Julia Marton-Lefèvre: Making things happen

Julia Marton-Lefèvre is the Director-General of the International Union for Conservation of Nature (IUCN), the world’s largest conservation membership organization, which brings together states, government agencies, non-governmental organizations, scientists and experts in a unique worldwide partnership. She is the longest serving Director General, and has led the organization for over 7 years. Julia shares with us what she thinks of her job at the helm of IUCN as well as some tips for those looking to start a career in conservation. Women, take a look at her advice for aspiring female leaders! 

Julia Marton Lefevre

Credit: Laurent Villeret-Dolce Vita

Did you always know you were going to work in environment protection field? What made you choose history and biology as subjects in university?

I don’t see myself as a specialist in conservation. I have 1,000 specialists working for me in IUCN offices around the world, and 11,000 experts in IUCN’s 6 commissions. I am the CEO, the chief conductor if you like. The role of the Director General is a policy role – it’s a political role, it’s a diplomatic role, it’s a communications role. The Director General has to be able to say to the journalists and the ministers and others if you are interested in the fate of bees, I can tell you the exact expert who will tell you more. If I know you want to talk about bees with me, I’m not going to speak as the bee specialist, that’s not my role. I would get briefing notes and a specialist. 

My job is to make sure that the mission of IUCN is carried out.  Why did I do history? I always thought that understanding where we come from would help us figure out where we are going and how we are going to get there. I chose Biology because I love science. But obviously I couldn’t decide (between the two subjects) then. Those two subjects really help me in this kind of job now, but it wouldn’t have helped me if I had wanted to become a conservation specialist. This particular job is kind of different too.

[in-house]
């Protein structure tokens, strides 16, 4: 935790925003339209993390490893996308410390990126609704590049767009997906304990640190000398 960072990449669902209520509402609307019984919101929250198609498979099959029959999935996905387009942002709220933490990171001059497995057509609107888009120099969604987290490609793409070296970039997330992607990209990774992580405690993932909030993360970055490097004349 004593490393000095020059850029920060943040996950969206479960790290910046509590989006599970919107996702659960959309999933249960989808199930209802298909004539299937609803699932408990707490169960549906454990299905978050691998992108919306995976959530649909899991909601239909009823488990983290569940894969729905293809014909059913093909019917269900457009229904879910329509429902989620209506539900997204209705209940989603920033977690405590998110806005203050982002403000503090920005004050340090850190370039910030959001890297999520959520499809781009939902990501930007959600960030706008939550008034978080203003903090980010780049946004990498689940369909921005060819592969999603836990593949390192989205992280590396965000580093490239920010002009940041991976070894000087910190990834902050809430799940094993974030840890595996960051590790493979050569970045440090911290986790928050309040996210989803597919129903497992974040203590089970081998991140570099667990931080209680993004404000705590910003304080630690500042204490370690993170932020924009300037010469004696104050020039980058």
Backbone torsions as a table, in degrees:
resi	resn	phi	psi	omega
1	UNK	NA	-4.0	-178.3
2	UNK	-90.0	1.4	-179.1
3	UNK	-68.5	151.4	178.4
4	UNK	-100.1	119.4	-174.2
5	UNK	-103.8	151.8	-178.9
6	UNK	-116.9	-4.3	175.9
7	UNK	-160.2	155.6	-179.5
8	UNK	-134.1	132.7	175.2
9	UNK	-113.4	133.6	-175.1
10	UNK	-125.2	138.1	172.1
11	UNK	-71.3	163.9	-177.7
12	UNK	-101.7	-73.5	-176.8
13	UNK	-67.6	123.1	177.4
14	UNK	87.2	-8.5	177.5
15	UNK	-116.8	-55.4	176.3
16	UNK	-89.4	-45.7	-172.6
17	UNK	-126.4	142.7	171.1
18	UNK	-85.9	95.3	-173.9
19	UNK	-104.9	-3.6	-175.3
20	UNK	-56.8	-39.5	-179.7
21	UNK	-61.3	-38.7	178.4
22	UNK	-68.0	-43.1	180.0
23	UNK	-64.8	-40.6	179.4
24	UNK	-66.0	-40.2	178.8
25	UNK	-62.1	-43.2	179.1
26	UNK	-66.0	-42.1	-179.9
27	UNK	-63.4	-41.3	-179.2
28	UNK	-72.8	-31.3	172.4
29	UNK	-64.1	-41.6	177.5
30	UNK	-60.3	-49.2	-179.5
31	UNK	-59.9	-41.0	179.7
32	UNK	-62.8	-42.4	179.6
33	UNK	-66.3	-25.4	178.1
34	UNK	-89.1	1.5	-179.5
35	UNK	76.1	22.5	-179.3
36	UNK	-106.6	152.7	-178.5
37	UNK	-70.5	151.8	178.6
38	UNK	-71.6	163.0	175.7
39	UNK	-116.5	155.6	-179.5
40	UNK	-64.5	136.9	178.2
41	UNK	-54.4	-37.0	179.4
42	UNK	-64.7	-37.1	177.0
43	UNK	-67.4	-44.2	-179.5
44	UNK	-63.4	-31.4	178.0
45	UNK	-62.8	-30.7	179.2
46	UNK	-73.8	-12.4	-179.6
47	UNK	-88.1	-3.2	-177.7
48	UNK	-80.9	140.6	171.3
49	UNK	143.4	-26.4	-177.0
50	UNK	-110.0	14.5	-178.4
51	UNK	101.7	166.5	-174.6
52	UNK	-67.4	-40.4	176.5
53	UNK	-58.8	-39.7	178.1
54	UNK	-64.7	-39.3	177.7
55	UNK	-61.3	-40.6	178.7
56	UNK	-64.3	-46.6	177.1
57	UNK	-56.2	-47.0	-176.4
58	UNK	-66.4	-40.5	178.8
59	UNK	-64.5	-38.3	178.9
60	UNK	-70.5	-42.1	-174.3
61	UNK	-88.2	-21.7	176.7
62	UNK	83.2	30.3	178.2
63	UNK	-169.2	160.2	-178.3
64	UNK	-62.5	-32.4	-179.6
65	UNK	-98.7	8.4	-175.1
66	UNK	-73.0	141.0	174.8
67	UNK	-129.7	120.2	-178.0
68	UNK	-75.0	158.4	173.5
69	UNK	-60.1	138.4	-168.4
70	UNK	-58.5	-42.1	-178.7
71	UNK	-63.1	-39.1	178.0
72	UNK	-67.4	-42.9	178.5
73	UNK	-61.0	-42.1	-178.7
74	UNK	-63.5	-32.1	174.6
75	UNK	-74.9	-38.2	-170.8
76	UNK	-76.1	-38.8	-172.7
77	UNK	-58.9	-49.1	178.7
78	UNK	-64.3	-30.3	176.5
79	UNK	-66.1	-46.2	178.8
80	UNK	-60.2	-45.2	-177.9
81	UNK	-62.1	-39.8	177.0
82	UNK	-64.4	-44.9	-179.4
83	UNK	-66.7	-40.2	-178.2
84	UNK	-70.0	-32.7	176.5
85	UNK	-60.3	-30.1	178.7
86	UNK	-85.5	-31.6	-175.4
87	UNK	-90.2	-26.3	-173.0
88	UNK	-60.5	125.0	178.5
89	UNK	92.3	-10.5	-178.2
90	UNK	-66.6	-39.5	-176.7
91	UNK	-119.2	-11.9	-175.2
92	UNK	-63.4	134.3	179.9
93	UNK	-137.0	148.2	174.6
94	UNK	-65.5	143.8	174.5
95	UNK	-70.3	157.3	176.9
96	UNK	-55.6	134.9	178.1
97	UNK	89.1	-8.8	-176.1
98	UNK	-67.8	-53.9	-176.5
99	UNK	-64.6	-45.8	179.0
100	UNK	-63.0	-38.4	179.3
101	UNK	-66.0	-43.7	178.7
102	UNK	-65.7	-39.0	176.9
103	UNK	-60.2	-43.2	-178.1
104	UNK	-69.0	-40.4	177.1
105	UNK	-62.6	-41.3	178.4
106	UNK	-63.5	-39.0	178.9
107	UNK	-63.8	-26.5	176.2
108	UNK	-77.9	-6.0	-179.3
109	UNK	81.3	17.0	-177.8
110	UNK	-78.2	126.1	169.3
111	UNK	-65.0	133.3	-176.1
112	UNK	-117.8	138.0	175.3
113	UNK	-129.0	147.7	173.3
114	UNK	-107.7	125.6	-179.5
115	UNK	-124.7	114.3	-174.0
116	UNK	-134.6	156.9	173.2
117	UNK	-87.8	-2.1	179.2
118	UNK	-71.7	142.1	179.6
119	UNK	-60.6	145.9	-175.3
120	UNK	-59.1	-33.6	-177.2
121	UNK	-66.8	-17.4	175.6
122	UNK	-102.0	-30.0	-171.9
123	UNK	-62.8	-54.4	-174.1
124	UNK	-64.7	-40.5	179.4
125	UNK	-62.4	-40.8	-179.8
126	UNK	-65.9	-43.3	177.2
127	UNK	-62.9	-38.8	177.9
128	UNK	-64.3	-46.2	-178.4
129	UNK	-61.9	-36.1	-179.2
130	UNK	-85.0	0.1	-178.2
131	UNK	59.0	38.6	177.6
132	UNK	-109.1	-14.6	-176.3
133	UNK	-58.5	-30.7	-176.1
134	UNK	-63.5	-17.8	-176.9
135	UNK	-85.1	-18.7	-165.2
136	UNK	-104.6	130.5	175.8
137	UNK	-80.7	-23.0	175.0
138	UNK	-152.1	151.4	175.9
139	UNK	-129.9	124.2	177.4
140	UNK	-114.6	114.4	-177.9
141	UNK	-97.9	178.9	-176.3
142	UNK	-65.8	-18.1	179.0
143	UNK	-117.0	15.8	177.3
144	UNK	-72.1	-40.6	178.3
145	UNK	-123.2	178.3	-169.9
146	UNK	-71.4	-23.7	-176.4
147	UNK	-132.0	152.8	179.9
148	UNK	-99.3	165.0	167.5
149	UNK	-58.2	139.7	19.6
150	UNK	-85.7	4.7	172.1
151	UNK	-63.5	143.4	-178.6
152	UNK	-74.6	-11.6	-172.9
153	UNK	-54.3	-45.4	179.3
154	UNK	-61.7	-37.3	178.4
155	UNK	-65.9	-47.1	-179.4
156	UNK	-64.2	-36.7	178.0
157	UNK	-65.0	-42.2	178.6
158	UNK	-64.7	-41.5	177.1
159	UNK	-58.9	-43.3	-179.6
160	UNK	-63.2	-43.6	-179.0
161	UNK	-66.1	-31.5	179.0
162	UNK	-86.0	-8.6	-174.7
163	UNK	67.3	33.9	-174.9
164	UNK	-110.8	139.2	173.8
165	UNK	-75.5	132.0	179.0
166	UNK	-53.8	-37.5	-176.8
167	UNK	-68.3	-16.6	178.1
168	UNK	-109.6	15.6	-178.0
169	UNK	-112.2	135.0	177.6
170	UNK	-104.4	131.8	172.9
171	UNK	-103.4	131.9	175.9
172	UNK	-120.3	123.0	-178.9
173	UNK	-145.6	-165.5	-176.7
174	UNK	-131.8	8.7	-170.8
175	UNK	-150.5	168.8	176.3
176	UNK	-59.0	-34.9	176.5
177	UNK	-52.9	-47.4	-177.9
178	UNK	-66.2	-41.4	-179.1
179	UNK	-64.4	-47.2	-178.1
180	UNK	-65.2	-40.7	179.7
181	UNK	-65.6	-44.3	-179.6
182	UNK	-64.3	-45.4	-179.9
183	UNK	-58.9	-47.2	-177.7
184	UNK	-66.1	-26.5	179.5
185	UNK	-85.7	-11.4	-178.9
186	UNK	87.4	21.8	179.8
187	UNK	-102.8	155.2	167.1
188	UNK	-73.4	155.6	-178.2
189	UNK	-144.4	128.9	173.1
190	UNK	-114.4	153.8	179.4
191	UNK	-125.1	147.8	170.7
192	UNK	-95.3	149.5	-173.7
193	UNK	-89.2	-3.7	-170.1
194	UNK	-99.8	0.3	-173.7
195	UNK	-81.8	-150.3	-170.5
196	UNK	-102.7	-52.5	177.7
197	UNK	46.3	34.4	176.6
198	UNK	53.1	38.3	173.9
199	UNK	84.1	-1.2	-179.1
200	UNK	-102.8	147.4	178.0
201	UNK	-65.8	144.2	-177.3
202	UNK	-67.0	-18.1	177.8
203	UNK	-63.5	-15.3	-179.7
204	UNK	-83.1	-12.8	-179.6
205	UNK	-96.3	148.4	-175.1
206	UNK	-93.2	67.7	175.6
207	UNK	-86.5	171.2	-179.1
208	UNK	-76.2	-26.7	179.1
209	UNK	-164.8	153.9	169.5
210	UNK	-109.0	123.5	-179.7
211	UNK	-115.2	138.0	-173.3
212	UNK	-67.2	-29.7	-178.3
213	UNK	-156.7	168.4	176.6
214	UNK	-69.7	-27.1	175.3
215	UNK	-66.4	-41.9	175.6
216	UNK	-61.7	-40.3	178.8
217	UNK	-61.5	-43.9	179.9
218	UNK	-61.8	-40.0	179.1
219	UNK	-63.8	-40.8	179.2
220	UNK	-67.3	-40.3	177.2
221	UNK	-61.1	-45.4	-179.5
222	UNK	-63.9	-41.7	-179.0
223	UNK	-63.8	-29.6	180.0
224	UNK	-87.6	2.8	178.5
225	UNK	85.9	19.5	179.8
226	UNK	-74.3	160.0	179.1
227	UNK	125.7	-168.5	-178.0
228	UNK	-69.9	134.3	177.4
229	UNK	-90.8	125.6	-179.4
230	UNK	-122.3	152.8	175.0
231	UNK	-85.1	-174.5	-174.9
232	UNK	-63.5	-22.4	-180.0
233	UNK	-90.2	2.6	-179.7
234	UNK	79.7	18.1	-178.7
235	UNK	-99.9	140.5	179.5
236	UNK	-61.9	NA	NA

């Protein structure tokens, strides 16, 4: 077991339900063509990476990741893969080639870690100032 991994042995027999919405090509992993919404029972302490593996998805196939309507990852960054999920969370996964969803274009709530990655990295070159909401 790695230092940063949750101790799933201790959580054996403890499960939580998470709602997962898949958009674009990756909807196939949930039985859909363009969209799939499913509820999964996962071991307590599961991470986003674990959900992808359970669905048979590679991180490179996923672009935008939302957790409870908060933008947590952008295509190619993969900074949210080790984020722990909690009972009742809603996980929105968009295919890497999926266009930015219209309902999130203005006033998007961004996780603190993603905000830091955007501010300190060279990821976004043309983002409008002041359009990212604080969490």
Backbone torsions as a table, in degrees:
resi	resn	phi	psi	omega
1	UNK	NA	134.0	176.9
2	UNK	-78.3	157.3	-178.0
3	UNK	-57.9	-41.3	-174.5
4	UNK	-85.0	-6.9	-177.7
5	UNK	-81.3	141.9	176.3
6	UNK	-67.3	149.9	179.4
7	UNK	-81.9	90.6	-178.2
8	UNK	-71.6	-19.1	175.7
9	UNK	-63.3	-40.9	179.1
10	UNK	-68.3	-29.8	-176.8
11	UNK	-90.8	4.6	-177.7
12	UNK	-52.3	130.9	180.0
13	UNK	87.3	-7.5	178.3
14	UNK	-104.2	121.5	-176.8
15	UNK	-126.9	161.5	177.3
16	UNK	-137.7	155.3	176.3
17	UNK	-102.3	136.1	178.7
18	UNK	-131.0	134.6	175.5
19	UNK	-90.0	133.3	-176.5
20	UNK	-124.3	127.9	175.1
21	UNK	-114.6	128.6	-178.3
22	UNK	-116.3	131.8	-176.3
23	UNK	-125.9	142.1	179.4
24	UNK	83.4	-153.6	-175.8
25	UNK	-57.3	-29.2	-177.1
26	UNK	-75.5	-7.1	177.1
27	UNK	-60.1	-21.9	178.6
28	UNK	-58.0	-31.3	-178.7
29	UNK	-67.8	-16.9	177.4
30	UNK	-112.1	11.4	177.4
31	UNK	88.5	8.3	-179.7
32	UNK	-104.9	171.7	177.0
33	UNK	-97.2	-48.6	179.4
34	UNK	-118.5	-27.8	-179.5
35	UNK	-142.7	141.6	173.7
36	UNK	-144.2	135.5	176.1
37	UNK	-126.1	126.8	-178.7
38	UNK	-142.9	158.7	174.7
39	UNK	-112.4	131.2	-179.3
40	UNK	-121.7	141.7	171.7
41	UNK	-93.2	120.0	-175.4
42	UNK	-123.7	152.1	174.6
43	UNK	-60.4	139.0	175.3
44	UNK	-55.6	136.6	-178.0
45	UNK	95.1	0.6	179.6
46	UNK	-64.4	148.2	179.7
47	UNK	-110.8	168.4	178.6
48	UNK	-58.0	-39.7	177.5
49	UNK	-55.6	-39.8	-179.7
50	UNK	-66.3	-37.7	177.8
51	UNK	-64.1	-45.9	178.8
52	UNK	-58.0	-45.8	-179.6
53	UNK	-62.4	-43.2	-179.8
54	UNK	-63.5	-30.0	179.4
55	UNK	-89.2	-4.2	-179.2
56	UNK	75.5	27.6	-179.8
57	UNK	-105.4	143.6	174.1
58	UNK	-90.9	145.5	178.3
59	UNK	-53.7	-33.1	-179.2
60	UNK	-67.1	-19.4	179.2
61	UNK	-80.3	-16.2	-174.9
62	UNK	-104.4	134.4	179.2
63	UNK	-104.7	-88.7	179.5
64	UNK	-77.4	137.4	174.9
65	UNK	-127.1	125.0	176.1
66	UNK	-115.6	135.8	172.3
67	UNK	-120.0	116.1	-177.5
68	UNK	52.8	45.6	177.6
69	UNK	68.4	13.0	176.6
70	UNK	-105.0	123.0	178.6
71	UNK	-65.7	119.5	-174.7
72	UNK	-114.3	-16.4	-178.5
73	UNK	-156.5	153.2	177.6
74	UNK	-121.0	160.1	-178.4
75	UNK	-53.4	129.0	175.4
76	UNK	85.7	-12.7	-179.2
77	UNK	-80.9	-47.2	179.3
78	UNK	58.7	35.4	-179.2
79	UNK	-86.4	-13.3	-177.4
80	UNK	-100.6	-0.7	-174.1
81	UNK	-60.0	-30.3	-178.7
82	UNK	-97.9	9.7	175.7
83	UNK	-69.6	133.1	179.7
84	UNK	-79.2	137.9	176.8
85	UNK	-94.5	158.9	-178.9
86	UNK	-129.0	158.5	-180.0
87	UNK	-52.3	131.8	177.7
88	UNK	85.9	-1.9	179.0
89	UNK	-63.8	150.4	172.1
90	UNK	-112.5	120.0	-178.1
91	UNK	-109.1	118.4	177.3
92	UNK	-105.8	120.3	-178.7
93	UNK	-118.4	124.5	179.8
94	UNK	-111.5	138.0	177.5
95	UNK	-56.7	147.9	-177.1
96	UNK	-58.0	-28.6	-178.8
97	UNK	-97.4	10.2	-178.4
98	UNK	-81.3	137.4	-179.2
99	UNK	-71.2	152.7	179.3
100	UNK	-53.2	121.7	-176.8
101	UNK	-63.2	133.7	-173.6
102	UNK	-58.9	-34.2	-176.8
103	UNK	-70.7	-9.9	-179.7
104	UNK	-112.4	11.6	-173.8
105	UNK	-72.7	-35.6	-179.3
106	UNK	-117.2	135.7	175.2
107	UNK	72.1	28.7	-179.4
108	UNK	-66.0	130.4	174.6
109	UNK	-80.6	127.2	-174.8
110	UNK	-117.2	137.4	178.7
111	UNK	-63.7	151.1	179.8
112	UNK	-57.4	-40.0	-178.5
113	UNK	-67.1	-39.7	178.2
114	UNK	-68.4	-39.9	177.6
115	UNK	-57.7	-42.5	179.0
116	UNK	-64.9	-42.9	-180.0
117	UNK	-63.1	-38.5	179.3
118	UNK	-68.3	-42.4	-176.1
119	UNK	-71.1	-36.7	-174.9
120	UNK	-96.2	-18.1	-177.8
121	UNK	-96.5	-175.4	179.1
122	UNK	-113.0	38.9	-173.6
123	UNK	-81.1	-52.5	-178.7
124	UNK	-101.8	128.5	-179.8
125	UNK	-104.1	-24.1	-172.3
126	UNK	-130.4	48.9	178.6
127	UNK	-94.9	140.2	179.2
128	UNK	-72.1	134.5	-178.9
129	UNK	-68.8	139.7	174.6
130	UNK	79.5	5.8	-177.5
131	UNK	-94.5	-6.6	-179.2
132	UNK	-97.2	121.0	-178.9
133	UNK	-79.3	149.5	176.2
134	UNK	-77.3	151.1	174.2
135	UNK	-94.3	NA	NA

Obviously, I didn’t know I would become the head of IUCN, but in all of my career, I have been in the job of making things happen. 

What advice would you give to those who are starting out in their career and thinking of going into conservation?

Volunteer, offer to be an intern in organisations like the IUCN. It would be even better to start at the local level first – your country, the national level or where you live.  Interning and volunteering is a great idea, although not everyone can afford that. It’s good to start young. I know how hard it is to get a first job so it’s very good to have internships and volunteer experiences on your CV. 

And what kind of advice would you give to those who want to make a mid-career switch to conservation?

It’s very tough today, because of the job situation.  But get to know people, join networks where these conversations are happening and apply for jobs! 

How do you think this sector has changed over the years? 

The conservation world has realized that presenting nature just because we love it isn’t enough. We have to show that nature is our life-support, it provides solutions to some of the global challenges we face today, whether it’s climate change or biodiversity loss, food security, poverty. And the sector has finally realized that this is the way it has to present it. 

What is the best part of your job?

I think it has to be the people; working with so many people who are so passionate and committed. And I am a real internationalist so for me to travel all over the world is very comforting. But we need to go beyond that, to establish a larger movement.